Requesting U Visa Certification
Proposed Rules: Closed to Comments (View Public Comments Received:2)
Statement of Basis and Purpose of Proposed Rule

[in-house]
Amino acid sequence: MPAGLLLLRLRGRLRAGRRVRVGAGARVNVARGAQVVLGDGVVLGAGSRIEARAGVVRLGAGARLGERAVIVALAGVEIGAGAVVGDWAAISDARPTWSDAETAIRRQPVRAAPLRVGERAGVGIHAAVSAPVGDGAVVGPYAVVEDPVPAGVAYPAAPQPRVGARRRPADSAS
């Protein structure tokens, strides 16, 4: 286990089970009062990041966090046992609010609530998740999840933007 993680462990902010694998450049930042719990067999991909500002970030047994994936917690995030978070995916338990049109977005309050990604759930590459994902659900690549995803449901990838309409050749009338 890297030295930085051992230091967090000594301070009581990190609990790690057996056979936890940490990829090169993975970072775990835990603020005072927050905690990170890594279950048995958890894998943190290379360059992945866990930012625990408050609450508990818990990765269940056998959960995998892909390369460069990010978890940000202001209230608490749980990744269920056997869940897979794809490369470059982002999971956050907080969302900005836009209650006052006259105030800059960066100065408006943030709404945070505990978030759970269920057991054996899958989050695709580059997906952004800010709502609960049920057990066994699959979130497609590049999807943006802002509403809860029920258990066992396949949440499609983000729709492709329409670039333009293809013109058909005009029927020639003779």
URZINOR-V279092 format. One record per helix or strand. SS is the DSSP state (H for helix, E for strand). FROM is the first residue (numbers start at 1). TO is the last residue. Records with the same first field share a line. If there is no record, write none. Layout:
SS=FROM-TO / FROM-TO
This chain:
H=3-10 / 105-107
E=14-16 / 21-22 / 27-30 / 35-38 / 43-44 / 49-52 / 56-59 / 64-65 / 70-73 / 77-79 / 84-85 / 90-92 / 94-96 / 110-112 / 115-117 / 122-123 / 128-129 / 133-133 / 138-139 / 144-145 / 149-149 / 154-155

In 2000, Congress passed the Victims of Trafficking and Violence Prevention Act to encourage victims regardless of immigration status to report crimes and contribute to investigations and prosecutions and to support law enforcement efforts to investigate and prosecute crimes committed against immigrant victims. The law authorized U nonimmigrant status (“U visa”), which can be sought by immigrant victims of certain crimes who previously assisted, are currently assisting, or are likely to be helpful to law enforcement in the investigation or prosecution of the crime. The U visa is issued by the United States Citizenship and Immigration Services (“USCIS”), and once granted it provides these victims with temporary nonimmigrant status so that they can remain in the United States while assisting law enforcement. To be eligible for a U visa, immigrant victims must satisfy several federal statutory requirements, which include a completed law enforcement certification (USCIS Form I-918, Supplement B). Under the law, local law enforcement agencies, such as the New York City Police Department (“NYPD”), have the discretion to approve or deny a certification. The NYPD is committed to serving all communities in the City of New York, especially those vulnerable to victimization, and recognizes the value of completing certifications and supporting immigrant victims of crime who are helpful in investigations or prosecutions. However, USCIS has sole authority to grant immigration benefits, including the U visa. Therefore, an approved and completed certification by the NYPD does not guarantee a U visa or any legal immigration status. The NYPD is proposing the following rule to inform the public about the NYPD’s U visa certification process. The rule: • Directs the manner by which applicants may request U visa certifications, • Provides a timetable within which the NYPD will process such requests, and • Specifies the appeals process for denials of such requests. New material is underlined [Deleted material is in brackets.] “Shall” and “must” denote mandatory requirements and may be used interchangeably in the rules of this department, unless otherwise specified or unless the context clearly indicates otherwise.